Diaries of a 19th Century Military Wife Uncovered
Modern military wives typically don't ship out alongside their husbands, but the young wife of a British naval officer did just that during the Napoleonic Wars of the 19th century. Now a historian who tracked down 40 unpublished volumes of her diaries has gotten the go-ahead to write a book investigating her life.
Elizabeth "Betsey" Wynne accompanied her husband aboard his warship during a disastrous British assault on the Spanish Canary Islands. She spent the voyage home-nursing the wounded Rear-Admiral Horatio Nelson, whom lost his right arm during the attack and would go on to become one of England's greatest military heroes of all time.
Nelson later foiled Napoleon's master plan to invade England when he led a British fleet to victory over a combined French-Spanish fleet at the Battle of Trafalgar in 1805, but at the cost of his own life.
Wynne ended up outliving both Nelson and her husband, Captain Thomas Francis Fremantle, as she witnessed an era stretching from the French Revolution to the rise of Victorian England. Her diaries should reveal a treasure trove of historical details, said Elaine Chalus, a historian at Bath Spa University in England.
"They'll give a richer sense of the cosmopolitanism and culture of the generation that spanned this incredible period of change," Chalus explained.
The diaries also contain social and personal aspects of the British Navy, given Wynne's early introduction to that world. Chalus pointed to how Fremantle brought a harpsichord aboard his ship for Wynne to play, and added that Wynne would have attended the aboard-ship dinners that brought captains together from all across the fleet.
Chalus recently received more than $154,000 (100,000 British pounds) from the British Academy to look into the diaries she uncovered several years ago.
Discovering the diaries
From what Chalus has so far learned, Wynne began writing her diaries at age 11 in 1789 – just weeks after the French Revolution had begun shaking Europe. She kept up her journaling until she died in 1857.
Her early diary entries told of living with her family in Switzerland along with one of King Louis XVI's leading political agents and other French émigrés who fled the turmoil in France. The Wynne family later fled before Napoleon's conquest of central Europe and ended up at the Italian port city of Livorno, where they found refuge with the British navy.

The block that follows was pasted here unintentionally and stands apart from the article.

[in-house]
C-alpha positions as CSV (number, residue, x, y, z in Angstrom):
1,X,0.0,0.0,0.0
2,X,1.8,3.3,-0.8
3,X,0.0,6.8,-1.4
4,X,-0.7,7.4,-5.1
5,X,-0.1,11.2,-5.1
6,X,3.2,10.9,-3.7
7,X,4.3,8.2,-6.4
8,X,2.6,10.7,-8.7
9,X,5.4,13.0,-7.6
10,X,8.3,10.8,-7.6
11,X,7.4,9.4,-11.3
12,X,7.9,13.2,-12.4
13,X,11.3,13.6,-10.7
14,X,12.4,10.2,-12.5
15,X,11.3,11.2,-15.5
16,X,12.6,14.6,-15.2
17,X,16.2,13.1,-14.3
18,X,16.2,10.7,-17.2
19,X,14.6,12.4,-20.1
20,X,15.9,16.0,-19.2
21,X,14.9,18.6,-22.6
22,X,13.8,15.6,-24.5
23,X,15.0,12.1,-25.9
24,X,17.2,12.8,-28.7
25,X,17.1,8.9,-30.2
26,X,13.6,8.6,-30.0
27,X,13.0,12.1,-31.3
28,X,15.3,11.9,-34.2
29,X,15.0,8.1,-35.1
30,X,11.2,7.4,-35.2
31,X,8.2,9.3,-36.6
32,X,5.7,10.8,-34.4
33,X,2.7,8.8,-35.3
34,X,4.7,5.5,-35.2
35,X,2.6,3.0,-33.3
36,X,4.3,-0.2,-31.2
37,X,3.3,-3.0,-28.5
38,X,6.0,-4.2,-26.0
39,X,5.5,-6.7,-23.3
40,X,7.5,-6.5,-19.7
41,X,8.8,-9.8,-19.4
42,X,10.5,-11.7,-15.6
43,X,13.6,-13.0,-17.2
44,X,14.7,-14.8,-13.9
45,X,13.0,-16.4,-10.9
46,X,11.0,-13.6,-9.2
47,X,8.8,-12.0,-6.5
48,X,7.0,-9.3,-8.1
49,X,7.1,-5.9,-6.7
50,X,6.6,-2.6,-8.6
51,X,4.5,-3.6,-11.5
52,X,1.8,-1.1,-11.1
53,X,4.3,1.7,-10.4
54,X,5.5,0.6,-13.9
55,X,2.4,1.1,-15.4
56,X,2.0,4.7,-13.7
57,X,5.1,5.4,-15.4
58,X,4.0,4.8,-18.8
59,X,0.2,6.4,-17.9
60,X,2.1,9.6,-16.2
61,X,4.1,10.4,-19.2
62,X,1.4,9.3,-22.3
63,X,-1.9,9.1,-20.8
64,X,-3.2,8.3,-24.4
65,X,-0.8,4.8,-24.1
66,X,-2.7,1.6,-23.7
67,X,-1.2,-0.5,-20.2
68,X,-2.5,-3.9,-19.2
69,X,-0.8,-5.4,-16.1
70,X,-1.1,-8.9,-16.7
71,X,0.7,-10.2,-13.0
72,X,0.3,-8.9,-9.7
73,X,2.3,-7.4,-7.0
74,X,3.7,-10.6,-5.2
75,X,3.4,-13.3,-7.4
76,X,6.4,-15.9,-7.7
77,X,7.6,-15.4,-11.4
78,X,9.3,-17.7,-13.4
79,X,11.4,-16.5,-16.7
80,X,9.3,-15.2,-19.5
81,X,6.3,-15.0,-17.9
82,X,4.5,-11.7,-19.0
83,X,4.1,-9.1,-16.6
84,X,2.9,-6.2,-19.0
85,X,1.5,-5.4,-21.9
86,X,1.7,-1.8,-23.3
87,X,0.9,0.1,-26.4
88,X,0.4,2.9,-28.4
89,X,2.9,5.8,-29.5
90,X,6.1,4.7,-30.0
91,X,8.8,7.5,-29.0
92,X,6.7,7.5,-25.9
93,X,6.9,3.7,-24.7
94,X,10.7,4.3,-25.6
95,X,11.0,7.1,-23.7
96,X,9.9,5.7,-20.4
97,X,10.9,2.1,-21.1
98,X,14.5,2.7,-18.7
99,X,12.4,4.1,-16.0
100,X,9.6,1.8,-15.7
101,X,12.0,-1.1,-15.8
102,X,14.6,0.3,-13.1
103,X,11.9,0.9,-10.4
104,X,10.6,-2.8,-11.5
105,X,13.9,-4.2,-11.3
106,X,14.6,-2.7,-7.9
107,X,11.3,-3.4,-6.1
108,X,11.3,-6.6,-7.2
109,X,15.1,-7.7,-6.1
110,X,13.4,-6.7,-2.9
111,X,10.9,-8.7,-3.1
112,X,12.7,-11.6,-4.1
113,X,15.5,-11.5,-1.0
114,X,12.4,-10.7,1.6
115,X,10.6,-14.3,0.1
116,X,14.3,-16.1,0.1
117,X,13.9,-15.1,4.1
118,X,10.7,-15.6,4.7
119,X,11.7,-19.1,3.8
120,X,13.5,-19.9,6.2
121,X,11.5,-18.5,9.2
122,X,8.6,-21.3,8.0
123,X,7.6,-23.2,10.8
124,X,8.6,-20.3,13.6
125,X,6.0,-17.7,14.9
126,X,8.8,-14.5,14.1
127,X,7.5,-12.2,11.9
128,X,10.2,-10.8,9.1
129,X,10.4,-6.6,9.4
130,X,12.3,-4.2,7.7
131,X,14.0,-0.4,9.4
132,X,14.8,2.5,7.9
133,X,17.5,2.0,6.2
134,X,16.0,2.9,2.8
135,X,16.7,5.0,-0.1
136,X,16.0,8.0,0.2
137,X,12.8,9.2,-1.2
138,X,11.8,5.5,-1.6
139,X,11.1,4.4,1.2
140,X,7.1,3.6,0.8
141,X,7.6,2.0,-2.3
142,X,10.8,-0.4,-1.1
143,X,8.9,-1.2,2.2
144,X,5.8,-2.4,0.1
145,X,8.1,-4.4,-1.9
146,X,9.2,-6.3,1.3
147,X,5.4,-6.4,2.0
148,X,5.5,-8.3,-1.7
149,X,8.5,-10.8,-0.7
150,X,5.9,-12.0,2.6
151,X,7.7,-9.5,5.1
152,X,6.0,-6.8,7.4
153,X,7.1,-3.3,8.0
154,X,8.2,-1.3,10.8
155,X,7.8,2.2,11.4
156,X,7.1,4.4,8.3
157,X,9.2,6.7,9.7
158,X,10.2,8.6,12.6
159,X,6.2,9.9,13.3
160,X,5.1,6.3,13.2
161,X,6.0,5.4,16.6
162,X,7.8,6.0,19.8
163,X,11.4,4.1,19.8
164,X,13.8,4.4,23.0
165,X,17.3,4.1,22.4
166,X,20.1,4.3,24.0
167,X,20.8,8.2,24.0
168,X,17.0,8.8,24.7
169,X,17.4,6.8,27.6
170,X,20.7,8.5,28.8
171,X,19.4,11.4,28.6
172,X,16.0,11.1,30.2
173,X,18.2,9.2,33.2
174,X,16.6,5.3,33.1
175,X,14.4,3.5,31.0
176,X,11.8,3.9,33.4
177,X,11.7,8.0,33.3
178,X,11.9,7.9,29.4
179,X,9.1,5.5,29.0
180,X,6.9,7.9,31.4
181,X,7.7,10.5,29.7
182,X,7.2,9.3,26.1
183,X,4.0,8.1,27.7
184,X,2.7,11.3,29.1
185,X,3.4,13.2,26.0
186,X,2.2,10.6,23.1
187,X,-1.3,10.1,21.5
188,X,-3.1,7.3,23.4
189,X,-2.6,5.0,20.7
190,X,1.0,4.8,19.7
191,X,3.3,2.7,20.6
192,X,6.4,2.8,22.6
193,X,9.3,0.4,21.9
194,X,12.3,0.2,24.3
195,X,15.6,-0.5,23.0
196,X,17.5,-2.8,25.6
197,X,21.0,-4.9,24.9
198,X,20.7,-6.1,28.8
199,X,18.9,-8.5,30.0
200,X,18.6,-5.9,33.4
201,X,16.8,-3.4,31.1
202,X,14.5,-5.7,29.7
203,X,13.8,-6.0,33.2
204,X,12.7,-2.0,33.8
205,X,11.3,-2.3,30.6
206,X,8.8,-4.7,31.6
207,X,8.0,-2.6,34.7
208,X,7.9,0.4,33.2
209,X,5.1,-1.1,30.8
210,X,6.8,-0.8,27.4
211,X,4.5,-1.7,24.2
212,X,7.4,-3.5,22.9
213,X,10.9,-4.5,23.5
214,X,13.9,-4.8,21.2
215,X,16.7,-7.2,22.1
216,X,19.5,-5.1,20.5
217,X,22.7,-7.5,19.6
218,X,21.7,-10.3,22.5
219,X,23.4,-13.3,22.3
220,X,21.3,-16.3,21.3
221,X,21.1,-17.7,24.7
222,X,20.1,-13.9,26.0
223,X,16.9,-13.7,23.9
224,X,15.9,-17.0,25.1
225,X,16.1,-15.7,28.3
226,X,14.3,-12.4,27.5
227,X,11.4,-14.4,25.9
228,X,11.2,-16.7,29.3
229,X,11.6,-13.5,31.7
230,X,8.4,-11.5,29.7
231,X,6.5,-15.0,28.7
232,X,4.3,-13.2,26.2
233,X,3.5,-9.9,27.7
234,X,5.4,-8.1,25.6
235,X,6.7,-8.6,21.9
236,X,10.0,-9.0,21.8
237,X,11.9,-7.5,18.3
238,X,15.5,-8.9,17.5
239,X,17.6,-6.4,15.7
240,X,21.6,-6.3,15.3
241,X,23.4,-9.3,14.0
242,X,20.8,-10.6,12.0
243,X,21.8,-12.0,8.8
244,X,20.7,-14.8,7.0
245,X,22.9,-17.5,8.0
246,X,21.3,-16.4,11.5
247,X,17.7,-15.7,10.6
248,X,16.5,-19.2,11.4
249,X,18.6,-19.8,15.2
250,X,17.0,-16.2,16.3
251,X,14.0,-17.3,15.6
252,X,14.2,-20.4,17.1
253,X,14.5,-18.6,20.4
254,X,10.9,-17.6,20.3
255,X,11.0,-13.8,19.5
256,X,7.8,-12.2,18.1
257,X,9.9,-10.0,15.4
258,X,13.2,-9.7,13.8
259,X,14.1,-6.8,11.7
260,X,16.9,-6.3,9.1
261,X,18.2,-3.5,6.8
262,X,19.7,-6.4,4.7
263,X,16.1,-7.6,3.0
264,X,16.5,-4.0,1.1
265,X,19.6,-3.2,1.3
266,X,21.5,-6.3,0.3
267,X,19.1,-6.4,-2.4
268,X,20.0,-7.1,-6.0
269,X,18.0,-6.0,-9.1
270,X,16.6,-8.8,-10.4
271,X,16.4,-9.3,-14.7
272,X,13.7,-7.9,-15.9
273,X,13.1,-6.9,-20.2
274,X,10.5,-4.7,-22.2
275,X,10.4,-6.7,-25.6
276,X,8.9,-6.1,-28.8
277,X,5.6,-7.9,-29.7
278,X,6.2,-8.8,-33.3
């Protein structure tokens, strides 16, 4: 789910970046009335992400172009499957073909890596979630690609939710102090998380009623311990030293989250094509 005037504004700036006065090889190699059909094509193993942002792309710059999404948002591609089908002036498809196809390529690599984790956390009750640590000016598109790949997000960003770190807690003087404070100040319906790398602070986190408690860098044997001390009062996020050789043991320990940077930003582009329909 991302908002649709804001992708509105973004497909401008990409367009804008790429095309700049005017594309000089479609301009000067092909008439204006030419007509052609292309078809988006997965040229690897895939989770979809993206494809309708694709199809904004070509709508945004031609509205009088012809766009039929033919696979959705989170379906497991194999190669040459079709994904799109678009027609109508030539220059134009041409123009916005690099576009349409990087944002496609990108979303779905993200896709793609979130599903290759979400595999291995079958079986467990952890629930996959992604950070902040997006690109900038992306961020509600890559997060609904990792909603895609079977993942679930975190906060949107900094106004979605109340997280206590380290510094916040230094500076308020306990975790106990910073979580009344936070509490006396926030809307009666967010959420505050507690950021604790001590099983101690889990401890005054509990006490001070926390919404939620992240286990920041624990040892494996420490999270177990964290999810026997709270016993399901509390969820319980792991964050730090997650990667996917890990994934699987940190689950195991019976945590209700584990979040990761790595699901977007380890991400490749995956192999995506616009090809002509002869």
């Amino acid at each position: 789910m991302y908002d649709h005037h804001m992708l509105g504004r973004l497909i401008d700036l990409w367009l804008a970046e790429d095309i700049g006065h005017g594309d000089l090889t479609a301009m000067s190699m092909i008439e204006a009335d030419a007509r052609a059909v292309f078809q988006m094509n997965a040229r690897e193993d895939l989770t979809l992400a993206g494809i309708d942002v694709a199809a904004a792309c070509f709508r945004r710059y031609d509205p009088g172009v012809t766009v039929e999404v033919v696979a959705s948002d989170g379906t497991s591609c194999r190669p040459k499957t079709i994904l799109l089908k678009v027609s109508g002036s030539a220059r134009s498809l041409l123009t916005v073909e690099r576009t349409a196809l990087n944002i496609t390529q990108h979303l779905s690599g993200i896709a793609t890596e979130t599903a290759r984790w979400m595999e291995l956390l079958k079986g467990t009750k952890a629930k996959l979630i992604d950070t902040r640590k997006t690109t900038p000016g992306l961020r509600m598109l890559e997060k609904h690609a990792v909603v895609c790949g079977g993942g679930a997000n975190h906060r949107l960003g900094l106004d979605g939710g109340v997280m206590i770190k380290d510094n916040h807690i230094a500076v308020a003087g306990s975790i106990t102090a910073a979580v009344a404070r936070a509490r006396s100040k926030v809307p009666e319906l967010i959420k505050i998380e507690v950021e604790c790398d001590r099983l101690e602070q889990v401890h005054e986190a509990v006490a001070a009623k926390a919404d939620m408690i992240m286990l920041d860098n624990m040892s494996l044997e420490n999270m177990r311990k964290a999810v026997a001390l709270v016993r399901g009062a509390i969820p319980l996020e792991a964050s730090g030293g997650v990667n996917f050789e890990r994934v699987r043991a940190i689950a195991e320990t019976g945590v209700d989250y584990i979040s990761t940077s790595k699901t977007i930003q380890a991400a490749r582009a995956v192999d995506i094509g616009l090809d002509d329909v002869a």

The family happened to board the ship captained by Fremantle. He and then 18-year-old Betsey Wynne experienced a whirlwind romance, which would eventually lead to marriage and a house in Buckinghamshire, about a 50-minute drive outside of London today.
Wynne's diaries have remained at the Cottesloe (Fremantle) family estate for all this time, although a family member published some extracts from the earlier volumes just before World War II. They remained out of the public eye until Chalus tracked them down.
"The diaries that were published in 1935 are well-done," Chalus told LiveScience. "But they are extracts and not everything."
The Cottesloe family has granted Chalus unrestricted access to the journals and family archive, so that the historian can detail the life of both Betsey Wynne and her descendants.
Military wives of the era
Wynne's journeys aboard her husband's warship as a young and, for some time, pregnant wife may sound odd today. But many British navy ships carried the wives or mistresses of tradesmen, and even the captains' wives.
The historically based novel "Persuasion" by Jane Austen included a lead character who marries a navy captain. Other minor characters include an admiral and his wife who had traveled together aboard ship – a detail Austen would have known, given that two of her brothers served with the navy during the Napoleonic Wars.
But Betsey Wynne's relationship to Fremantle still shares similarities to those of modern military families. Wynne handled the household during times when she stayed home and her husband was at sea.
"In the later years, Fremantle more or less turns everything over to her," Chalus said. "It's a testimony to a working partnership, and I think modern military families today are the same."
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